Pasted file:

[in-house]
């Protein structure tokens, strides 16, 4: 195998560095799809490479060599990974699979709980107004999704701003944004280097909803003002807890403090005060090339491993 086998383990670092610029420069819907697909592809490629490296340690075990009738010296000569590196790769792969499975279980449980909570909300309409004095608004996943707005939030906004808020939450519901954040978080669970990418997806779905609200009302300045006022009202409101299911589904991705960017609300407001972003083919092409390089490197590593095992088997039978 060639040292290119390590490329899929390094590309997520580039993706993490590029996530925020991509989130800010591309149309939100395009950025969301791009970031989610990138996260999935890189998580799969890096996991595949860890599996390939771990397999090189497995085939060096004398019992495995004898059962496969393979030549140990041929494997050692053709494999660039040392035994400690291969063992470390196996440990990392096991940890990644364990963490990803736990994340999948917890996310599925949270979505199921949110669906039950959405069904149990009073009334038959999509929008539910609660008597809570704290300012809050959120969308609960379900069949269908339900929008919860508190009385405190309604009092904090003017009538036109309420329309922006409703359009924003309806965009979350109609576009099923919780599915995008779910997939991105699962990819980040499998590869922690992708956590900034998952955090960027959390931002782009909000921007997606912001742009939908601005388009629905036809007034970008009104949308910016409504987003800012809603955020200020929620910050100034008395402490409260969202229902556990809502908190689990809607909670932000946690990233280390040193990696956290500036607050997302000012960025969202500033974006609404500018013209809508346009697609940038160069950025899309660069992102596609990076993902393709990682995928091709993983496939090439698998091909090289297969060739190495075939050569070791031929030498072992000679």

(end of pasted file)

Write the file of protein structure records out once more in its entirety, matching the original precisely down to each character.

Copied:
[in-house]
């Protein structure tokens, strides 16, 4: 195998560095799809490479060599990974699979709980107004999704701003944004280097909803003002807890403090005060090339491993 086998383990670092610029420069819907697909592809490629490296340690075990009738010296000569590196790769792969499975279980449980909570909300309409004095608004996943707005939030906004808020939450519901954040978080669970990418997806779905609200009302300045006022009202409101299911589904991705960017609300407001972003083919092409390089490197590593095992088997039978 060639040292290119390590490329899929390094590309997520580039993706993490590029996530925020991509989130800010591309149309939100395009950025969301791009970031989610990138996260999935890189998580799969890096996991595949860890599996390939771990397999090189497995085939060096004398019992495995004898059962496969393979030549140990041929494997050692053709494999660039040392035994400690291969063992470390196996440990990392096991940890990644364990963490990803736990994340999948917890996310599925949270979505199921949110669906039950959405069904149990009073009334038959999509929008539910609660008597809570704290300012809050959120969308609960379900069949269908339900929008919860508190009385405190309604009092904090003017009538036109309420329309922006409703359009924003309806965009979350109609576009099923919780599915995008779910997939991105699962990819980040499998590869922690992708956590900034998952955090960027959390931002782009909000921007997606912001742009939908601005388009629905036809007034970008009104949308910016409504987003800012809603955020200020929620910050100034008395402490409260969202229902556990809502908190689990809607909670932000946690990233280390040193990696956290500036607050997302000012960025969202500033974006609404500018013209809508346009697609940038160069950025899309660069992102596609990076993902393709990682995928091709993983496939090439698998091909090289297969060739190495075939050569070791031929030498072992000679």